Remember when airlines first began adding baggage fees? 

At first, it seemed incredulous that an airline would charge loyal customers for what had once been a free service. Then it became common practice. Consumers came to expect it, just as they came to expect their seat size to shrink and their in-flight snacks to disappear (it’s hard to say which was more disappointing!). 

A similar phenomena has started occurring amongst businesses across the country: credit card surcharging. Just this year, Hilton began adding a “credit card surcharge tax” to its guests’ ledgers– a fee associated with using a credit card for rewards as opposed to a debit card or cash. And they’re not alone. 

In the era of pandemic recovery, many businesses are looking for ways to contain costs. With recent changes to the laws surrounding credit card surcharging, passing along that 3% fee has become one of the easiest ways to cut unnecessary expenses. 

And why shouldn’t they? 

Rewards cards are all the rage, incentivizing consumers to use a credit card for larger purchases even if they have the cash on hand in order to reap the benefits of 1%, 3%, even 5% cash back. But that benefit results in a cost that the bank sponsoring that card will require of someone. Businesses, large and small, have had to bear the brunt of that cost as they had no legal means to pass it on.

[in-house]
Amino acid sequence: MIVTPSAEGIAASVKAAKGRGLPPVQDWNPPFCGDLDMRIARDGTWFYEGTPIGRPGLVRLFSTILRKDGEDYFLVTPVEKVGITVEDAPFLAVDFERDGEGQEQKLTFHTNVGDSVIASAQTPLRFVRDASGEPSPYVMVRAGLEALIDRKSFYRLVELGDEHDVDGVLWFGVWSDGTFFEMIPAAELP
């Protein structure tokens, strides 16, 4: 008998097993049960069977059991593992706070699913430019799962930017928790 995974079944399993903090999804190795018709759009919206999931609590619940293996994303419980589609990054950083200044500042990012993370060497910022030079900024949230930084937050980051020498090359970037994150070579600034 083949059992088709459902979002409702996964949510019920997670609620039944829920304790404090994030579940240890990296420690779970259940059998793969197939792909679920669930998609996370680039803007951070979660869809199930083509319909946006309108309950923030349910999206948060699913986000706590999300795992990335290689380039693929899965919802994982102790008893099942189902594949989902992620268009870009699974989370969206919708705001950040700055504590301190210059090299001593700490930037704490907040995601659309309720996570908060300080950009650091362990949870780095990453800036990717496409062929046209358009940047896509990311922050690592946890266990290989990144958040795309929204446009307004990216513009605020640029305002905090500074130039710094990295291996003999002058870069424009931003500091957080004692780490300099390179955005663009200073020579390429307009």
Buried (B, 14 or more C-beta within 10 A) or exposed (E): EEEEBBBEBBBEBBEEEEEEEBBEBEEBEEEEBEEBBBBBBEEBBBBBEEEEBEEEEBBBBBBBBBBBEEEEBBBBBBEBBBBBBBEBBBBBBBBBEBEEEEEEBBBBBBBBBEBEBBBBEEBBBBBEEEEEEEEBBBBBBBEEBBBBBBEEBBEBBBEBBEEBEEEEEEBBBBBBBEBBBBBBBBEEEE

Recently, the Supreme Court upheld a ruling on a case filed on behalf of businesses to legally (and compliantly) allow surcharging. As a result, 48 states have passed legislation making it legal to surcharge, while allowing consumers choice – to pay the surcharge for the privilege of using their rewards card or pay no fee if using a debit card or paying with cash. 

Surcharging technologies now make it possible for businesses to compliantly pass on the interchange to their customers. But, businesses should beware: a number of companies claim to enable you to surcharge, but don’t do so in a compliant manner, leaving them exposed to lawsuits and fines. 

Businesses have enough to contend with, especially given the pandemic. Claiming back the 2.5% to 3% that otherwise went to banks as interchange cost is one way to help not just stay afloat but, perhaps, make a profit.